I am a runner. Well, at least I would call myself one, despite not having run more than 10km in the past year due to injuries, mainly my knee.
Sure, I went for physio, but did I listen?
Well…. no, not really.
I didn’t want to do those exercises (though I knew they would probably help in the long run – pun totally intended- but so so BORING) – I just wanted to run. And when I say run, by now I was limping along, pushing the fact that I was creating loads of compensatory problems out of my mind. Until my knee tweaked so badly I couldn’t walk. (biomechanical issues, including the ‘fat pad’ pinching – I won’t bore you with the details).
Finally I took the hint that I needed to do something a bit more. I needed some strength, some balance and some core stability. My physio told me to try a Pilates programme (that I would stick to, for once). “Ugh” I thought, “How dull!” but she knew that I was at the stage of desperation that I was ready to listen.. and so I did. And then I was back in the Physio clinic’s pilates studio, standing with lifeless eyes and a grimace staring at the pilates equipment. I was certainly not excited.
There were 3 of us.
“I’m a dancer,” Sarah looked like one, with long, sylphlike legs
“I’m recovering from back pain after a fall off my bike” James looked like a keen cyclist, but was still in some pain
“I’m a runner – sort of – when I’m not injured,” I think I said something like that.
The reformer is like a torture device, a series of springs and pulleys designed to isolate muscles you didn’t know you had (well, I knew I had them, but I didn’t know how weak they were). The physio showed us the first exercise, and I watched her with a little smirk – ‘That looks so easy’, I thought to myself… I mean, come on, I’m a runner… with grit and determination and the ability to push through pain on a regular basis, “I’ll be the best in the class for sure.”. And after a few reps, my muscles started burning. I mean, really burning… like ‘I’m not sure I can finish these sets’-burning. The first session consisted of reformer, Wunda chair (another torture device using springs to isolate and strengthen) a ball exercise and a mat based exercise. The physio corrected me often, trying to facilitate my left side which clearly hadn’t been doing much for a while.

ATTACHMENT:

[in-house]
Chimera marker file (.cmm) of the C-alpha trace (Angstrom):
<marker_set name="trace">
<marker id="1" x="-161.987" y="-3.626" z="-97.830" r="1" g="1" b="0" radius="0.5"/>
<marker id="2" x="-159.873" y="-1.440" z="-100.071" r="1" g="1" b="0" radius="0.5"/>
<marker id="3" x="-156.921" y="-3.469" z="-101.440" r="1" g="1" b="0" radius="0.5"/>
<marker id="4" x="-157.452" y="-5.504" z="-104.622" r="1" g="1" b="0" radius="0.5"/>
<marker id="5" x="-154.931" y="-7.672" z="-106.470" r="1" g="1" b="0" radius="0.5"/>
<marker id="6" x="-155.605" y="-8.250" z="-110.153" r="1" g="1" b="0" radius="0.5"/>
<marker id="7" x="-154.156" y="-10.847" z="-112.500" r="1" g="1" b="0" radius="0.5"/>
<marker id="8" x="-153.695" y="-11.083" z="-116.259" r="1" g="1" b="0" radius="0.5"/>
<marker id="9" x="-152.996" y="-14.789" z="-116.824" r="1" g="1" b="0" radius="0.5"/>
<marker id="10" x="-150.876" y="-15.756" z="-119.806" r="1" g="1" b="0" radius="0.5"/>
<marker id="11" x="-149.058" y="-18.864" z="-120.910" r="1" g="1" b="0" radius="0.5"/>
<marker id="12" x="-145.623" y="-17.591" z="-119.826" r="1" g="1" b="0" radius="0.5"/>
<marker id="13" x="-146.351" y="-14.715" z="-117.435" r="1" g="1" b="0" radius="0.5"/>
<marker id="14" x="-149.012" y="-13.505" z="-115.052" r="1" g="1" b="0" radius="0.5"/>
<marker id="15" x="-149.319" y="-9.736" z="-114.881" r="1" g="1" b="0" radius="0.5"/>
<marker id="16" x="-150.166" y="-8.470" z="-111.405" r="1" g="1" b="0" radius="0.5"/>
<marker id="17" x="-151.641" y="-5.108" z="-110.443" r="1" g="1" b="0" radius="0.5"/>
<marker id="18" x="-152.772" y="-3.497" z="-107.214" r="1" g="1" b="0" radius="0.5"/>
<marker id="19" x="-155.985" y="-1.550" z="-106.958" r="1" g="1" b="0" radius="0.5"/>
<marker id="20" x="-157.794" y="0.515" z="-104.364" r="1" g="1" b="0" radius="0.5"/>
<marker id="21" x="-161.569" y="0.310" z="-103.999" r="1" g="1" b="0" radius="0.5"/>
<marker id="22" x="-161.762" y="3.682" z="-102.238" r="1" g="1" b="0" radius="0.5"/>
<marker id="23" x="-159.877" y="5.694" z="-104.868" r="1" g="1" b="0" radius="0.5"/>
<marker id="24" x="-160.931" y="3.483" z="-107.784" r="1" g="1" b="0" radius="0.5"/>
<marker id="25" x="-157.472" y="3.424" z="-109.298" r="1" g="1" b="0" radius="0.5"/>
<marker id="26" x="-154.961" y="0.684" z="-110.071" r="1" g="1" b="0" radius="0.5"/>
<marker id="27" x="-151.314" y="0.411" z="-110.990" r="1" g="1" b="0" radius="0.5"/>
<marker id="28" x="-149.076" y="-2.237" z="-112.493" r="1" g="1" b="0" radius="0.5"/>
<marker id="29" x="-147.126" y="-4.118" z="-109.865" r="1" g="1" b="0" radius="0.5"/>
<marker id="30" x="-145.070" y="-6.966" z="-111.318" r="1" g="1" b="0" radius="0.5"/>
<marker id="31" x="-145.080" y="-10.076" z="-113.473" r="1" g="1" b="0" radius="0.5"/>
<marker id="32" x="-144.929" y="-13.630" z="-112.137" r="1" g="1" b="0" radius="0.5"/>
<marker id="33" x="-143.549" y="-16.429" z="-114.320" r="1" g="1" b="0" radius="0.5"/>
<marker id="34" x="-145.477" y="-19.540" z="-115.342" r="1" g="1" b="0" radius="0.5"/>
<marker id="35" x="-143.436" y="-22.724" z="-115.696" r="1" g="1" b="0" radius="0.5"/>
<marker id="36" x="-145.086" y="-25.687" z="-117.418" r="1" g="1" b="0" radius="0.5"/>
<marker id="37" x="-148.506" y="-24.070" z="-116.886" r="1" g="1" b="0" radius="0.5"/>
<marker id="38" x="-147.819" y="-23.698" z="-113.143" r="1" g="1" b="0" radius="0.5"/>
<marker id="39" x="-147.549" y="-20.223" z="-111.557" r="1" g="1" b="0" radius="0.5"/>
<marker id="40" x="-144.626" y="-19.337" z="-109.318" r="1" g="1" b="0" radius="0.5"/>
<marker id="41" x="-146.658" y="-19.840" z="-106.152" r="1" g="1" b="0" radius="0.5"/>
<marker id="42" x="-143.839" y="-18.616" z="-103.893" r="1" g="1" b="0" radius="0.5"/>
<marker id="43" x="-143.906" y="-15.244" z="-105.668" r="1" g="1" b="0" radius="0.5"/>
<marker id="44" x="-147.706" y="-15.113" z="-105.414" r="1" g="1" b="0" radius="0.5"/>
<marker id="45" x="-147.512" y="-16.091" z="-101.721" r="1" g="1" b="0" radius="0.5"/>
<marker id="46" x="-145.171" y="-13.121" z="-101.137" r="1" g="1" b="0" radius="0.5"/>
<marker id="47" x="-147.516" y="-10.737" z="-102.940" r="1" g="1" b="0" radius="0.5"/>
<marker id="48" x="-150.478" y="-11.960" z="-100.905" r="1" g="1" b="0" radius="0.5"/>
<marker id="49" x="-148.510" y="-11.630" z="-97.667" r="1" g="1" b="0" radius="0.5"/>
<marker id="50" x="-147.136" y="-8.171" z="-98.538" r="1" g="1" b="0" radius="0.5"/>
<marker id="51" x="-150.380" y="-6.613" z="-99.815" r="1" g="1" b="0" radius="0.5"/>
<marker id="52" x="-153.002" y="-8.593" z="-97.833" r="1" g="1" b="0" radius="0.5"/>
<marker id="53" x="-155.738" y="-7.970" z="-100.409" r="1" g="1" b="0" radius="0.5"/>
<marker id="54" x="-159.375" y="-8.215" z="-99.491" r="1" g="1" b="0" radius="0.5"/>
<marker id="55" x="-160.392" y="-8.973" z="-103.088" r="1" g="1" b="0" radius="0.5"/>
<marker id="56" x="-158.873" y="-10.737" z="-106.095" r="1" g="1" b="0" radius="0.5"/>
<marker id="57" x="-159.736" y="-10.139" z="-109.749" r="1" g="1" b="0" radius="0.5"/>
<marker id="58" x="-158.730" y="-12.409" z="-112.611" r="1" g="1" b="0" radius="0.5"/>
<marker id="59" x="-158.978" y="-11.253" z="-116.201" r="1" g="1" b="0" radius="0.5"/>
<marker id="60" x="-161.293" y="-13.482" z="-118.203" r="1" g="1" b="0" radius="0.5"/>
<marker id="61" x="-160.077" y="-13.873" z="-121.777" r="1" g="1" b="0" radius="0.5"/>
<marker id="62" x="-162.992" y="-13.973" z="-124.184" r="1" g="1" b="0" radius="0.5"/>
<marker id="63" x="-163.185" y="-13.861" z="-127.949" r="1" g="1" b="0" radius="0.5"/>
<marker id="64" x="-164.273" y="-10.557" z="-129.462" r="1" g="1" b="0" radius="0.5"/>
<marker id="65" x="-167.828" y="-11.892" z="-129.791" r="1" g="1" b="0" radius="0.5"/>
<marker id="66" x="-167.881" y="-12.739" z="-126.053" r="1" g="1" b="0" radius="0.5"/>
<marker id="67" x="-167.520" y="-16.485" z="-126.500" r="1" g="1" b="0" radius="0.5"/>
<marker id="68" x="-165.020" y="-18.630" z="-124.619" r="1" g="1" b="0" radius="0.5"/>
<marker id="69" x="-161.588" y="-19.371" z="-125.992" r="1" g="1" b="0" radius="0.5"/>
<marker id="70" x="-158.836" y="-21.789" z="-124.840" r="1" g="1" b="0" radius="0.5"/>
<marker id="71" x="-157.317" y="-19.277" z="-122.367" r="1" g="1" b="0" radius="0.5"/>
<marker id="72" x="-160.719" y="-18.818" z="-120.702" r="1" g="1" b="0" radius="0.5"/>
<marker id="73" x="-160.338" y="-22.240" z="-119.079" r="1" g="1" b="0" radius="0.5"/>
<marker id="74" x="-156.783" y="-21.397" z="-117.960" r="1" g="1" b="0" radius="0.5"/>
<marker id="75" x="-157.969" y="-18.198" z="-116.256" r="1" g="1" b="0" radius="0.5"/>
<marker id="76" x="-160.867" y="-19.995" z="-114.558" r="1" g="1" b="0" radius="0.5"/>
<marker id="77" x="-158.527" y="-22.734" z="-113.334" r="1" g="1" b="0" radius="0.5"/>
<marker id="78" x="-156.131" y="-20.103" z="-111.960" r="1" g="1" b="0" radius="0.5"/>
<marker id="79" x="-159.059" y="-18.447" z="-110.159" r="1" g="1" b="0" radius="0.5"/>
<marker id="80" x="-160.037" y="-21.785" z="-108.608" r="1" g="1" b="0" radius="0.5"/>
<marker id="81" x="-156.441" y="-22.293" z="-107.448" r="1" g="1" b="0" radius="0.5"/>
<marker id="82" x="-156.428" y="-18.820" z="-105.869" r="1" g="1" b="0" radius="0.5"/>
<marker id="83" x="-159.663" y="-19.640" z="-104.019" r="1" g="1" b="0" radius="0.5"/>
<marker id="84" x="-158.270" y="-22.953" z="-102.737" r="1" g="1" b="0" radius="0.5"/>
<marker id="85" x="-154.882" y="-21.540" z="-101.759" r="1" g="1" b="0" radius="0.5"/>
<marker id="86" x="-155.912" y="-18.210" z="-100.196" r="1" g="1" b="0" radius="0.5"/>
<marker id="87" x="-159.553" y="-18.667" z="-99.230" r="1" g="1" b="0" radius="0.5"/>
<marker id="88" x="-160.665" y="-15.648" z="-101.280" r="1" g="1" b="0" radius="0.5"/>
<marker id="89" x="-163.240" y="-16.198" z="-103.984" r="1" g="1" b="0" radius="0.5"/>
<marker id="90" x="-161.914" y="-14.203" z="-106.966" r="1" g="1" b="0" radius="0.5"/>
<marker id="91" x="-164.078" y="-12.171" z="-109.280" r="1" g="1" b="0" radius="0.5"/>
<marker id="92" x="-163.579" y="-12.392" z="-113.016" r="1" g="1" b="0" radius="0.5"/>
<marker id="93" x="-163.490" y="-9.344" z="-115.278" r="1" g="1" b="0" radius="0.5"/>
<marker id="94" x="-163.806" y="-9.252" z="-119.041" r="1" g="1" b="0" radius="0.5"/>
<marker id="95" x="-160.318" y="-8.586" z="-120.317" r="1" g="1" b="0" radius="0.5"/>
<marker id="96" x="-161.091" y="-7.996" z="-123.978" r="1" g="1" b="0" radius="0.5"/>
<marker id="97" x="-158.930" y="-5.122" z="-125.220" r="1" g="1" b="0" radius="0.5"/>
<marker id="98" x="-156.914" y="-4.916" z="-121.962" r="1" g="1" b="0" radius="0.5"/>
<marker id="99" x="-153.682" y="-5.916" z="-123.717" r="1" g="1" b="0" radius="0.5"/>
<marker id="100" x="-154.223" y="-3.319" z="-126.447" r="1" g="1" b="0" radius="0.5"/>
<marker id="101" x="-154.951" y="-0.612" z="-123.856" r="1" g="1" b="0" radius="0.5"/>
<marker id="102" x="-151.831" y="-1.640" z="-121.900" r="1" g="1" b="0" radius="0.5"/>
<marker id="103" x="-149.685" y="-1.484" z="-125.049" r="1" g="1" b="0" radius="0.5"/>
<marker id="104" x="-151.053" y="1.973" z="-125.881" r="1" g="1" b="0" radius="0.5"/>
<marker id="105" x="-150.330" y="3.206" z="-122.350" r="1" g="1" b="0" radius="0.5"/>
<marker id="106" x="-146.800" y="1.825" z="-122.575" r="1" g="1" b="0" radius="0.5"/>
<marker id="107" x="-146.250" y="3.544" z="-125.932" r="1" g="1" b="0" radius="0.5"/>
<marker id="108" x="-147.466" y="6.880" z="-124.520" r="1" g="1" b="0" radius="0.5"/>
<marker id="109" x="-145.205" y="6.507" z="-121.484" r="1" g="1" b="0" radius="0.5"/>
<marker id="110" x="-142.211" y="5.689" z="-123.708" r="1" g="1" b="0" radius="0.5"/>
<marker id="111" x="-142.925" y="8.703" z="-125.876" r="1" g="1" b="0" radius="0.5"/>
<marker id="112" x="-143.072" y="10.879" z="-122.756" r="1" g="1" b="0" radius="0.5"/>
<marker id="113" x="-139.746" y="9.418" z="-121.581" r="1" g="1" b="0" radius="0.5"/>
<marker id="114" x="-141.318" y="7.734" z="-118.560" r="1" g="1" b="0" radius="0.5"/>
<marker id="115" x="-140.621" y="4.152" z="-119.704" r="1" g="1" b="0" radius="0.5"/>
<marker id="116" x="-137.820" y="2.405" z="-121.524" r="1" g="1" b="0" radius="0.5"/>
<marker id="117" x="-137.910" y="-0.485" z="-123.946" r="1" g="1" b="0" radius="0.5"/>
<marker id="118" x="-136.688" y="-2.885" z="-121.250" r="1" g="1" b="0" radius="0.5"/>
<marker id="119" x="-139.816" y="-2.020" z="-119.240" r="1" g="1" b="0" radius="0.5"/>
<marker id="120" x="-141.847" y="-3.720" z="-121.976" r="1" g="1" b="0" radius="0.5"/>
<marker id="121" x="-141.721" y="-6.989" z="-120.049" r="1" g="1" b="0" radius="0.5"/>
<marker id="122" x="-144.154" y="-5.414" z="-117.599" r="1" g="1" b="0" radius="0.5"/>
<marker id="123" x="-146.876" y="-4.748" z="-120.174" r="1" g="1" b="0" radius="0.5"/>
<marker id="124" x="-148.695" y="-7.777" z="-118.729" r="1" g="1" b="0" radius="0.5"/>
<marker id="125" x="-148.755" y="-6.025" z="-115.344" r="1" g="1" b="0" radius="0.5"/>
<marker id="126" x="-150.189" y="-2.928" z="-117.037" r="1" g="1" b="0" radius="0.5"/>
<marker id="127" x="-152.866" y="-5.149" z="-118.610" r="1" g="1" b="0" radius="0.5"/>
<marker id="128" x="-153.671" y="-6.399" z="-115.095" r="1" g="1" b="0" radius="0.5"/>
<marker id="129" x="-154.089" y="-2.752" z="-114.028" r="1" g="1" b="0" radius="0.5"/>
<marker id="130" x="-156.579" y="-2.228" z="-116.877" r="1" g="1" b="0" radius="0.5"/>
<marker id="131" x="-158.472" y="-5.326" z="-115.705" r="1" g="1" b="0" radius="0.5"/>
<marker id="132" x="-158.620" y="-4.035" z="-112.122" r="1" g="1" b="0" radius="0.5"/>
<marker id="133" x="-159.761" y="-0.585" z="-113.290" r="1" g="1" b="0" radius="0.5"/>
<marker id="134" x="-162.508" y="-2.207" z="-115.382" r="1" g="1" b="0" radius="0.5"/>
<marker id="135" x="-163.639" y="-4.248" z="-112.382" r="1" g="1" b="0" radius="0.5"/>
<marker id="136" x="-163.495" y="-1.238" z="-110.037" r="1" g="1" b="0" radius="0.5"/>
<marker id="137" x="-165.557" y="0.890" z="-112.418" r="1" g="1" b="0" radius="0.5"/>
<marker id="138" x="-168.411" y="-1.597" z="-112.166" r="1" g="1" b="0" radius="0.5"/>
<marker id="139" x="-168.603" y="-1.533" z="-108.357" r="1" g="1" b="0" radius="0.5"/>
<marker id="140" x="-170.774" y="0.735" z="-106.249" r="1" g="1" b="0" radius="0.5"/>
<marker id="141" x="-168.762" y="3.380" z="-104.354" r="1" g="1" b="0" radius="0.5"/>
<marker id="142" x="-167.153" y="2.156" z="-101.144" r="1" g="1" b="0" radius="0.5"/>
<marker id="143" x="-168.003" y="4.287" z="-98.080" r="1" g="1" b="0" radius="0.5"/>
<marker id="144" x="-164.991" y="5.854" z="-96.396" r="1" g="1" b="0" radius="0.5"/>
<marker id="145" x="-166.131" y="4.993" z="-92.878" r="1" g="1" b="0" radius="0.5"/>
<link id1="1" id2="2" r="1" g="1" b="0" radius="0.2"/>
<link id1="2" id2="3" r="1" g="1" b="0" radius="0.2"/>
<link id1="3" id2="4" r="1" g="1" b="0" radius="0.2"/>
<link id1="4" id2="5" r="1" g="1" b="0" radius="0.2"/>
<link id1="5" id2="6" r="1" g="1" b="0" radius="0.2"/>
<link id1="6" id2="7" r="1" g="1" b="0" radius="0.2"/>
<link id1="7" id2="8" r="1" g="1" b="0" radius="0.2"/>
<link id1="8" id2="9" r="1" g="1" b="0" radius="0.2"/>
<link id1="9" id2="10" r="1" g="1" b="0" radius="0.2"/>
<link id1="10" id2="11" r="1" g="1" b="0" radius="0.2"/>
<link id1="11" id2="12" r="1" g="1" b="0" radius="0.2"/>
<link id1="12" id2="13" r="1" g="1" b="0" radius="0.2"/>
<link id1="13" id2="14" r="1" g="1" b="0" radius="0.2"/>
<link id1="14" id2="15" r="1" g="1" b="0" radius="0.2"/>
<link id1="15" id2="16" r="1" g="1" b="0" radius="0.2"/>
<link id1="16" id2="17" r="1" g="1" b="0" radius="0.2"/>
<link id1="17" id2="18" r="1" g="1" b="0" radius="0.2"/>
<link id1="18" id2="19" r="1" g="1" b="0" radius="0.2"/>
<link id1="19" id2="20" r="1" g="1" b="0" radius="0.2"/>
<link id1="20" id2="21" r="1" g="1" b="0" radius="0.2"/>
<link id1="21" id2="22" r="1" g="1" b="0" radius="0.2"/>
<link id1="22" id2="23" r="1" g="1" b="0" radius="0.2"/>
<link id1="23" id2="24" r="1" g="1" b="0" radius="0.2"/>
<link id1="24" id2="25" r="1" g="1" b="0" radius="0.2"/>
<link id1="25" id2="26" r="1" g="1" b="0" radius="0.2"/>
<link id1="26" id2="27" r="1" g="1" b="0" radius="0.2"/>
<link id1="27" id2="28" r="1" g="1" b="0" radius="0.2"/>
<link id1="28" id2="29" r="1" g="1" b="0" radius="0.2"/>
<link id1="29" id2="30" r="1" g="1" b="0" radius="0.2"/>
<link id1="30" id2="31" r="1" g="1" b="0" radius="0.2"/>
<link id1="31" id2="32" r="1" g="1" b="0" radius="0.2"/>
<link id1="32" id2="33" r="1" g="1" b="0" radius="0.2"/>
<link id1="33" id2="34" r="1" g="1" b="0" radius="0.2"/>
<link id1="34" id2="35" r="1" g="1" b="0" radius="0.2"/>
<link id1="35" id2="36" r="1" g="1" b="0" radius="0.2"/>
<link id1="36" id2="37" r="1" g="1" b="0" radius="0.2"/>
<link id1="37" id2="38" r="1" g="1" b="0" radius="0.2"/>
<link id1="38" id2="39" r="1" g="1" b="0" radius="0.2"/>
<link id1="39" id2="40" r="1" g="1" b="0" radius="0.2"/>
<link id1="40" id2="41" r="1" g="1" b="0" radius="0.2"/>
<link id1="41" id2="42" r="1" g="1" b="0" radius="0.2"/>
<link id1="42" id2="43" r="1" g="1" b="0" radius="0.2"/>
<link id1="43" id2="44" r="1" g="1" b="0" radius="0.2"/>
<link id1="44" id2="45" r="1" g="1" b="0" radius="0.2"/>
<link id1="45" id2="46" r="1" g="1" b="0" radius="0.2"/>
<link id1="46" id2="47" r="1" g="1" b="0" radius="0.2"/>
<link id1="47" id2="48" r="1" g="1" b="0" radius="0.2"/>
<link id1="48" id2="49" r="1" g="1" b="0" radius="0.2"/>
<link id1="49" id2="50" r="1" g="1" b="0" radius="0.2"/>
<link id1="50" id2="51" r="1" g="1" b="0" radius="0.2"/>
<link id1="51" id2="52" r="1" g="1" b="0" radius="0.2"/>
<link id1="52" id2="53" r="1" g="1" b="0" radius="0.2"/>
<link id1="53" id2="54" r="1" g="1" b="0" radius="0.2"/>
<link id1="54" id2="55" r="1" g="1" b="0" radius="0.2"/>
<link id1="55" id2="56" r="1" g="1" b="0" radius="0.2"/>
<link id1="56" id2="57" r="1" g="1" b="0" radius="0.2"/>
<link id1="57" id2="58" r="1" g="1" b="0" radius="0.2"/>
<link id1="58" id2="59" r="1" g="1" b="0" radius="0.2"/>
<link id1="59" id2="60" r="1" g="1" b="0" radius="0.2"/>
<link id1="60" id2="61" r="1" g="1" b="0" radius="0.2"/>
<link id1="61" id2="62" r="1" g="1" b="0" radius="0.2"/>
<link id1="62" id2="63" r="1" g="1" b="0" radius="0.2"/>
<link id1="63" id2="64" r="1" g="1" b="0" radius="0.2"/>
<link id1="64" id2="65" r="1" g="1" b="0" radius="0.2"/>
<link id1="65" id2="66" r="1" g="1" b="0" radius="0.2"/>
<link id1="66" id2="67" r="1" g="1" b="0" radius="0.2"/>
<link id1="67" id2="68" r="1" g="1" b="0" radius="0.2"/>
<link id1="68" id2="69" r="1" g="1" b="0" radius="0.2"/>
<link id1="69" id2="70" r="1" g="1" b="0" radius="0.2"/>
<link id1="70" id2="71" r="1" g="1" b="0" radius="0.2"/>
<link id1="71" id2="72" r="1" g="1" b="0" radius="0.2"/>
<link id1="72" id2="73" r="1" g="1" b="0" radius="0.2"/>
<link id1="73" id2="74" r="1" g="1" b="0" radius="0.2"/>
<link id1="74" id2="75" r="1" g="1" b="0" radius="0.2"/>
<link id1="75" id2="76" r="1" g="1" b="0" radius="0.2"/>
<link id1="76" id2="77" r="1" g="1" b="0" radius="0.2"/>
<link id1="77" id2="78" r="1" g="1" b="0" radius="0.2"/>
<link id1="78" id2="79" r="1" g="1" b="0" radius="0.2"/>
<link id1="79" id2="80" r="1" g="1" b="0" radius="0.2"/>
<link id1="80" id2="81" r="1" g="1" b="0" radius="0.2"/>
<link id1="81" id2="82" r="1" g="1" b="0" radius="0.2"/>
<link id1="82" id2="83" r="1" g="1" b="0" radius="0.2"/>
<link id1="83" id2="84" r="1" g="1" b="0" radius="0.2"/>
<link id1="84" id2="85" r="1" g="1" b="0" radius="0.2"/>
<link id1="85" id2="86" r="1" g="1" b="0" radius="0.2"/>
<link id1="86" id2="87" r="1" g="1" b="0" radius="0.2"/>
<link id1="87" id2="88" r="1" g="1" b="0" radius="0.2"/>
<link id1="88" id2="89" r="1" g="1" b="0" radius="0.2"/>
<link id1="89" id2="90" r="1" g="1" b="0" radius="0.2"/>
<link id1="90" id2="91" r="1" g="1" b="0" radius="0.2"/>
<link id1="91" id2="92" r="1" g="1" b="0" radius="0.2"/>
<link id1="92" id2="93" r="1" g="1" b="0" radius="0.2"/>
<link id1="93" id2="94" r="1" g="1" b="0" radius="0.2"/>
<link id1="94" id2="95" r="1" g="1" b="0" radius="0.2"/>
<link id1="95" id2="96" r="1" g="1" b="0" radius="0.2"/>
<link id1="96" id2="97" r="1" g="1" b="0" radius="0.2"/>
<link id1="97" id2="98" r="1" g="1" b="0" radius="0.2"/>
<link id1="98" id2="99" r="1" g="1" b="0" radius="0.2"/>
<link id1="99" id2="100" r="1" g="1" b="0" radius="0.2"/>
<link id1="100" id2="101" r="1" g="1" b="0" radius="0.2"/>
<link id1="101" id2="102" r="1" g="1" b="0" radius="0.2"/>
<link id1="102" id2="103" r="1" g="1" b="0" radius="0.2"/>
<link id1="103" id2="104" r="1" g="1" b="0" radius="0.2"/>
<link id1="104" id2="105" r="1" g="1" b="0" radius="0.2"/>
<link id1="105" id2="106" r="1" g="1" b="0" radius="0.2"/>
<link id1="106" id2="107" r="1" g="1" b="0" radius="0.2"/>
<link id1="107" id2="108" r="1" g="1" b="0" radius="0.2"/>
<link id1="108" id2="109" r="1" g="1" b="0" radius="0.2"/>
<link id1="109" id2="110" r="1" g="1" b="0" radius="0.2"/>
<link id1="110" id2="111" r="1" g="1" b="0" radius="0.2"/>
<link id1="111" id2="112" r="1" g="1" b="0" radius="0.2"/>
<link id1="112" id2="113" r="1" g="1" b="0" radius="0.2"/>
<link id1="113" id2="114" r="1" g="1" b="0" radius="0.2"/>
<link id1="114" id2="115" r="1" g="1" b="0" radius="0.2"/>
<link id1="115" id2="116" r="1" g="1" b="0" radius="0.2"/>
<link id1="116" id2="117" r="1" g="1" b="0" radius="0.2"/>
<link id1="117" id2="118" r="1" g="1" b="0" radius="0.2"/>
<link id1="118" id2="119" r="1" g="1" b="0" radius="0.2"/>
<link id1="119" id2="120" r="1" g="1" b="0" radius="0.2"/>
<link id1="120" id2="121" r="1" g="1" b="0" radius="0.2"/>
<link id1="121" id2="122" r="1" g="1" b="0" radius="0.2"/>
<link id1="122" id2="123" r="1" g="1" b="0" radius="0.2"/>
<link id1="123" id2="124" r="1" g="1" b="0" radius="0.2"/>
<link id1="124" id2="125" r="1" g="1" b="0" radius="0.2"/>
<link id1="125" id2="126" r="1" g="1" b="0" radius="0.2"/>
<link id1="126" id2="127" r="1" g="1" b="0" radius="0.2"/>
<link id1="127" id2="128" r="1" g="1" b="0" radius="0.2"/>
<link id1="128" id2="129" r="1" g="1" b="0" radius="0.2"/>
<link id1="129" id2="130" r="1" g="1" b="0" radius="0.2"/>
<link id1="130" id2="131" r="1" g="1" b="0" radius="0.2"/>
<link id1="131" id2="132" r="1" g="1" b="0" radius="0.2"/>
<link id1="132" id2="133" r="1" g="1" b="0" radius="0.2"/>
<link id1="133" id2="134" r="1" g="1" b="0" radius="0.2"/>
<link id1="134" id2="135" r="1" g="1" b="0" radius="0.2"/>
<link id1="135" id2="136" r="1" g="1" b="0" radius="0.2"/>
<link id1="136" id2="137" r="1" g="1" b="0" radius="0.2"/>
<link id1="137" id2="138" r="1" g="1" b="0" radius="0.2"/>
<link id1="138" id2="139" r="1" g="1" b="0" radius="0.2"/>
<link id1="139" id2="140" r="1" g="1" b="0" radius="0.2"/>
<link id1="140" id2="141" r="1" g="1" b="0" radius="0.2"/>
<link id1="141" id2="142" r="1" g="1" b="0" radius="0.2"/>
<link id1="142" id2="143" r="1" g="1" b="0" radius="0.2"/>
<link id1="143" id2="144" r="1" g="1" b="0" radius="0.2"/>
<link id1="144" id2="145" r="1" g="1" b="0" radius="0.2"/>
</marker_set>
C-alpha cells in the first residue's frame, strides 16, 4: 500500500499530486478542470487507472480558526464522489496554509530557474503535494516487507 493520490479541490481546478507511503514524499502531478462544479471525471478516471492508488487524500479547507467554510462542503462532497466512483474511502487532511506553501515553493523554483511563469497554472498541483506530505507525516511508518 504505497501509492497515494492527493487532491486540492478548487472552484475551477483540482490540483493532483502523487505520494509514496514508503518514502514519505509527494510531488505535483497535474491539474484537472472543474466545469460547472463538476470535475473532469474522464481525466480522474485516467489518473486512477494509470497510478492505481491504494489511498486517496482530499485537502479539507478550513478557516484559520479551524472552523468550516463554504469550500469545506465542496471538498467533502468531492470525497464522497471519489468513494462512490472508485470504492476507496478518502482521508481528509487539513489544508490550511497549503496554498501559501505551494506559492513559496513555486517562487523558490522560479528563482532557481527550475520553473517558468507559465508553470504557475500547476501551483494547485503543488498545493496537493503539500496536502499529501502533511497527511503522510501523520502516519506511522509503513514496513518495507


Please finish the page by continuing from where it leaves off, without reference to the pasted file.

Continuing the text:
One thing was for certain – I was weak! How did that even happen? I thought I was strong and fit and active. I exercise 6 days a week, for heavens sake! But here I was, being corrected like a beginner, and my muscles screaming for help.
The next morning my stomach muscles were so sore I could barely turn over in bed, which made me feel slightly optimistic… if my core stability was building so fast, I would be super strong and back training in no time…. I did my personalised programme twice a week, once in the group, and once on my own. I admit, I wasn’t an angel, and tried a small jog after 2 weeks, and I had to stop after 2km from pain..
Back to square one, I felt, cussing myself for wasting 2 weeks of hard work on this meaningless outing. I did the programme for the next few weeks, refusing to acknowledge that it could be making a difference, refusing to acknowledge that I was feeling stronger. I knew deep down that Pilates was designed to help people exactly like me, but somehow I wanted it to fail, as though I could then prove something to those who had encouraged it. I grumbled my way through each session, itching to start running again. I definitely noticed the pain was decreasing, but I wrote that off to resting from running. “I’m doing all this hard work, and it will probably flare up again the day I run again”…
But soon I didn’t need the physio sessions, because the pilates had become my physiotherapy. James went back to cycling with no pain, and Sarah continued dancing (she hadn’t been injured but was trying to maintain muscle balance to help her dancing progress), but I had a few more weeks…. “to be sure”, my physio said…. Grrrrrrrrr
And then finally I was allowed to run again, and I waited for the pain to come… and it didn’t… and then I ran again, and the pain didn’t come. Plus, each run thereafter I felt lighter. I felt aligned. I built up my distance and my speed and was back to running 5min/km, my pre-injury running speed over 10km (before you judge, that’s fast for me, and the first time I had got under 6 min/km in over a year). I wasn’t collapsing on the left side every step, and my core and glut strength made me feel stable.
I had to eat some humble pie and admit that the pilates helped – a lot. I still try to do pilates every week so that I maintain the strength and the balance (and can keep running…). It’s not a short-term fix, though it has amazingly long term benefits. The physiotherapy team say that the idea of Pilates is to mix strength elements with functional movements, specific to your sport or activity, which will strengthen your overall sporting capacity.
Pilates is gentle and slow and appropriate for anyone. I would certainly recommend it.